College of Arts and Science
Dr. Johannes Schul, Professor in the Division of Biological Sciences, is one of five MU faculty who are co-principal investigators of a new $1 million Howard Hughes Medical Institute (HHMI) grant awarded to MU.
The MU proposal is one of 33 announced today by HHMI as part of its Inclusive Excellence initiative, which aims to catalyze schools’ efforts to engage all students in science ─ regardless of background.
“Inclusive excellence means that excellence in science happens only in inclusive and diverse environments. To achieve excellence, we have to work every day to build an environment in which people from all backgrounds and experiences can THRIVE,” said Schul. “This new grant will facilitate this process at MU.”
THRIVE, or “Transforming Natural Sciences at Mizzou: Retain, Belong, Lead, and THRIVE”, is the title of the MU-funded project. Schul explained that the new project will support activities designed to identify the reasons some groups of students are excluded from science and to find new ways to include them. Those students could include underrepresented ethnic minorities, first-generation college students, transfer students, or working adults with families.
“The idea is that by helping these students thrive in science, we will ultimately change the outcomes of all our students,” he said.
Among the activities the grant will support are learning communities, reflective data, video interventions, and a resource library for inclusive teaching and mentoring, among other resources. It also will enhance the retention of undergraduate students by developing peer mentoring networks, leadership development and extracurricular programming designed to stress the importance of inclusion, diversity and equity.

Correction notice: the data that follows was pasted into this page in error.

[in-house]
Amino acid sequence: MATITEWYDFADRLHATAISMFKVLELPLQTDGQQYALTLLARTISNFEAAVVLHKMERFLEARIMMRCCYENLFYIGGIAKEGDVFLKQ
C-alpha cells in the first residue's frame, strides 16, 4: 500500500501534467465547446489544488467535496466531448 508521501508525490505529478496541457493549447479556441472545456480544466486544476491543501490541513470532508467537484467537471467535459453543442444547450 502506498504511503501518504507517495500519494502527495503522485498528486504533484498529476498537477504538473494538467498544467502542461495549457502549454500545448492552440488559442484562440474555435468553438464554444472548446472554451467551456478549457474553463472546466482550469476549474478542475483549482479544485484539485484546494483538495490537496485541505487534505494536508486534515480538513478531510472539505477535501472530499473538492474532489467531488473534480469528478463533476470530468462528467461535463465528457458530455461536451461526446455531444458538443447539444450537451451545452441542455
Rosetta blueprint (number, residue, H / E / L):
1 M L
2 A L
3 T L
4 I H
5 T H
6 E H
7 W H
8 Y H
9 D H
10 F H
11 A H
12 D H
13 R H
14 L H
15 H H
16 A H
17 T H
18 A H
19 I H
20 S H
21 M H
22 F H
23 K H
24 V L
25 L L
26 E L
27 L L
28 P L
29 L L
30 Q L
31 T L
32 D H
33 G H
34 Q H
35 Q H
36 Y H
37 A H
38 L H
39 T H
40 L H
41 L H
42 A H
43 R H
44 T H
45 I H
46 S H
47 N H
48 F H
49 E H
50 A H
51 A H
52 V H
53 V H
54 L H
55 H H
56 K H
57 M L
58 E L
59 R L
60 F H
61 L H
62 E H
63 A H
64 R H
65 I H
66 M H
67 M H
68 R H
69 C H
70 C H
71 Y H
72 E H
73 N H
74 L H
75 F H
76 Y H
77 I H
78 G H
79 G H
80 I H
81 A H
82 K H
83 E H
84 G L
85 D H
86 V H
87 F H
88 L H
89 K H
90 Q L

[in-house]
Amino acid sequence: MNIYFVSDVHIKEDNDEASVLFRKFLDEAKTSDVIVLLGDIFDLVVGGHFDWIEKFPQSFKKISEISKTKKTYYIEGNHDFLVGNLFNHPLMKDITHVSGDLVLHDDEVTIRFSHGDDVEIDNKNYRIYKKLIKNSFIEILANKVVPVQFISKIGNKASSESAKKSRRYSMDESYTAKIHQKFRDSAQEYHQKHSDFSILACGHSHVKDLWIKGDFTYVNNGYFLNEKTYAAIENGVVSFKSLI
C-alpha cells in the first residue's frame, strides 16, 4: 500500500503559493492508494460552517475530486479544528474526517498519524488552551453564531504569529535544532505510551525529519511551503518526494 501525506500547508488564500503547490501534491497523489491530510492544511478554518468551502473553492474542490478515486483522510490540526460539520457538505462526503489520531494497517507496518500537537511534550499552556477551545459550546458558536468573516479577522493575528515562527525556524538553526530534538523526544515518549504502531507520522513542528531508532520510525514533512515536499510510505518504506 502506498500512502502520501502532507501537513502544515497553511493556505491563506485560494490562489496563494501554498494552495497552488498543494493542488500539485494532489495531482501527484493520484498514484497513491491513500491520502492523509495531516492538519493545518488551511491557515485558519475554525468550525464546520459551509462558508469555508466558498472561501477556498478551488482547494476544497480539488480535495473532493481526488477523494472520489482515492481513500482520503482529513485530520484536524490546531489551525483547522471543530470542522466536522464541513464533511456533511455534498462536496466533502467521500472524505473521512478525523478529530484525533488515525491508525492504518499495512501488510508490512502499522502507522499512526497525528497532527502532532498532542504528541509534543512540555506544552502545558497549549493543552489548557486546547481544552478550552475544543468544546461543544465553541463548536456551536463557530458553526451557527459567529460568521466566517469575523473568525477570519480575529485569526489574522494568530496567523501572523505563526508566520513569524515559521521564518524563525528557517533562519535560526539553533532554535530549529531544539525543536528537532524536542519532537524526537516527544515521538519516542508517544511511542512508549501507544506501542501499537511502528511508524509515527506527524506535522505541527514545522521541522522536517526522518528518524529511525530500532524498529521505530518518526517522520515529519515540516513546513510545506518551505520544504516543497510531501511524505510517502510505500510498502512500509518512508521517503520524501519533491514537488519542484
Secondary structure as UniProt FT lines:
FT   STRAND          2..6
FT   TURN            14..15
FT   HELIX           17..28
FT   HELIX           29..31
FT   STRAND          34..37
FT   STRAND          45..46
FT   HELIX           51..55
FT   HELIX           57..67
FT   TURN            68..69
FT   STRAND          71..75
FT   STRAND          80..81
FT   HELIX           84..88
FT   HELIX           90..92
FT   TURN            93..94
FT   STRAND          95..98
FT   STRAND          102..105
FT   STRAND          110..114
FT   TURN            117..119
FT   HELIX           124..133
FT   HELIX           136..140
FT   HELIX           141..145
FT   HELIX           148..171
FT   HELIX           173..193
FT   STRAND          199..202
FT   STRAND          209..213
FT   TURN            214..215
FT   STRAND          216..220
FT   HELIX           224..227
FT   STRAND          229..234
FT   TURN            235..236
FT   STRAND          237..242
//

Schul said the project aims to change the culture of the institution over the 5 years of the grant.
“We will be building a culture of inclusion at three levels — among students, faculty, and the institution – in such a way that it becomes a self-supporting process,” said Schul.
Marcelle Siegel, associate professor of science education in the MU College of Education and College of Agriculture, Food and Natural Resources, is the principal investigator of the new grant.
In addition to Siegel and Schul, the project leadership team also includes Terrell Morton, Preparing Future Faculty postdoctoral fellow for Faculty Diversity in the Department of Learning, Teaching and Curriculum in the College of Education; Charles Nilon, professor in the School of Natural Resources in CAFNR; and Jim Spain, MU Interim Provost and professor of animal sciences in CAFNR.
Last year, Schul was awarded a mini-grant from the Association of American Universities (AAU) to improve undergraduate education in science, technology, engineering, and mathematics, or STEM, disciplines. The AAU grant helped to establish faculty learning communities designed to provide a support network for faculty across campus who wish to adopt and assess new educational strategies in their classrooms, including those that promote inclusion. Schul said the new THRIVE initiative will benefit from and further enhance these learning communities.
“This new HHMI grant is an opportunity to further build on the infrastructure and culture being developed on campus to encourage inclusive excellence,” he said.